After a month of sitting still back in my last little town I hit the road again. It’s always such an adjustment for me, either way staying or going . I don’t know how to sit still when I’m in one place for too long, but it’s hard for me to keep up the productivity when I’m traveling. I’ve dedicated myself to concentrating on the other side of my life, the side that all happens right here in front of this keyboard. I’ve been trying to make myself take work days where I just sit in the little office in the back of my truck editing photos and writing. It’s something that hasn’t come easy for me, I’m so used to being outdoors looking for photos or just driving… I don’t know if people actually realize how much driving is involved in taking this slow beast back and forth across America.


I lost my wallet, drivers license, credit cards, etc in Death Valley a couple days ago. I was genuinely shocked at how much it messed me up, I really wasn’t prepared to have my “identity” yanked out from under me like that. The experience made me think about how fragile my life still is. What would happen if I was pulled over? Would the police help me or arrest me, I didn’t know. It didn’t help that I was in South Inyo/Mohave county California either, it is about the place on earth that I would want to be in jail.


It started me thinking about the systems that we are required to partake in, no matter how far we try to remove our selves from them. I lost a tiny leather pouch full of plastic. Plastic that supposedly proves that I am who I say I am and other plastic that shows my good standing in society and ability to make purchases. Honestly, it all made me feel like my implied worth was bogus. I wasn’t prepared to feel so momentarily lost and afraid. I think that a part of my unease came from the fact that I had lost anything to begin with, most everything in my life is almost always within reach. It also made me think about the value of this little moving house to has to me, everything in my life is in here.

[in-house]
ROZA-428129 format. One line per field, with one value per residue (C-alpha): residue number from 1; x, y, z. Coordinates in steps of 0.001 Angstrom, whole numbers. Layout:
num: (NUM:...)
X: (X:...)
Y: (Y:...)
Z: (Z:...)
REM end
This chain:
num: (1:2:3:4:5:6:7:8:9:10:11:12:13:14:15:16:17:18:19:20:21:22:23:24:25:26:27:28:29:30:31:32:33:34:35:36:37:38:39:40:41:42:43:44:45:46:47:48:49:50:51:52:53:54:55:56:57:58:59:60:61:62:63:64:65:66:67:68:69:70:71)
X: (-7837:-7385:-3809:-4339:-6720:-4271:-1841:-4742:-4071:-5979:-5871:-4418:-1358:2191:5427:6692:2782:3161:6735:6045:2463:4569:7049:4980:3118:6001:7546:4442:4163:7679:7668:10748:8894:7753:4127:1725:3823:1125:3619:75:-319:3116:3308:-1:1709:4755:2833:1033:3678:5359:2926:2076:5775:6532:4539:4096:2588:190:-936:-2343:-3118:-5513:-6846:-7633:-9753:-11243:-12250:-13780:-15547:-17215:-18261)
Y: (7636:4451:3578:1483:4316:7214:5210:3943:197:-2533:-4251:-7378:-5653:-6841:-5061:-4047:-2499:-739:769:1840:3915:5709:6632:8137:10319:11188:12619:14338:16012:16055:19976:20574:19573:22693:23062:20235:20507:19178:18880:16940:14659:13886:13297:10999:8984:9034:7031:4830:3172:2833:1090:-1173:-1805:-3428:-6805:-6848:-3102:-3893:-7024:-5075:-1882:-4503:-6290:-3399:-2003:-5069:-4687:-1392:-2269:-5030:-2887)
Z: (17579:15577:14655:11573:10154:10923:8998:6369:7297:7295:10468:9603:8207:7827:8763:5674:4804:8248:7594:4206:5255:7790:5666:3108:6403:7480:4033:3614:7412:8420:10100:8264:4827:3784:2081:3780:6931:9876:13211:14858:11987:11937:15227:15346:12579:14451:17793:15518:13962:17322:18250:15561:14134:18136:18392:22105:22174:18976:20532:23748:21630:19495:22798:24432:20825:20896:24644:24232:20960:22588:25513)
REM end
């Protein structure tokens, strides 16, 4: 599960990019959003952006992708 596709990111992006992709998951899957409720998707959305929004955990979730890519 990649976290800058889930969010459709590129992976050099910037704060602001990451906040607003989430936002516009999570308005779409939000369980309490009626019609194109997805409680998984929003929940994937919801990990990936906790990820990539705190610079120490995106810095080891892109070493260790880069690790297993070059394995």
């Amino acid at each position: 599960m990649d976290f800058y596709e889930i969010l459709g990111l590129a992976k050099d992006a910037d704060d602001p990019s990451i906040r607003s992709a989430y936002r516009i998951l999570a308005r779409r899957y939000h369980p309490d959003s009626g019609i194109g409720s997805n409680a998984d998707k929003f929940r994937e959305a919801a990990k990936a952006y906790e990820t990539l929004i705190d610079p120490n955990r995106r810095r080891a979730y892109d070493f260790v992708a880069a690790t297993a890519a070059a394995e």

I’ve spent close to two years thinking that I was changing myself into a truly unbreakable thing. In a lot of ways, I guess I have. I’ve spent plenty of time being scared of an uncertain future, just like everyone. I thought that if I really just poured myself into uncertainty I would learn to move with the fluid of the river. I thought that if I spent the majority of my time alone, being alone wouldn’t be so daunting. I thought that if I simplified my existence down into one little mobile box of necessities, then I would never be without the things I need. I was almost entirely right.


The thing that I do when my brain isn’t one hundred percent is stay busy, I’ve been working hard to change busy to productive, with varying results. I often feel off, for whatever reason. Personal things within and beyond my control, cultural and environmental things that hint to my brain that we are all doomed and I’d better run for the mountains/drive off a cliff as soon as possible. Mostly I take photos. By the thousands. It’s not until I take the time to go back and look through them that my mind starts to ease a bit. I’m reminded that things are beautiful and worth fighting for and working towards.


At the end of it all I decided that I was who I was regardless of my little identifiers and that I would address any issues that came up the same way that I try to address all of the little distractions in my life, with calm focus. I allowed myself a day to feel bummed that I had lost my stuff and messed up, but decided that when I woke up the next day it would be back to normal wallet or not.


I drove hard out of the desert with that little storm cloud over my head, but when I woke up in Big Sur the next morning next to the beautiful Pacific Ocean everything had realigned and I was back to center.desertflower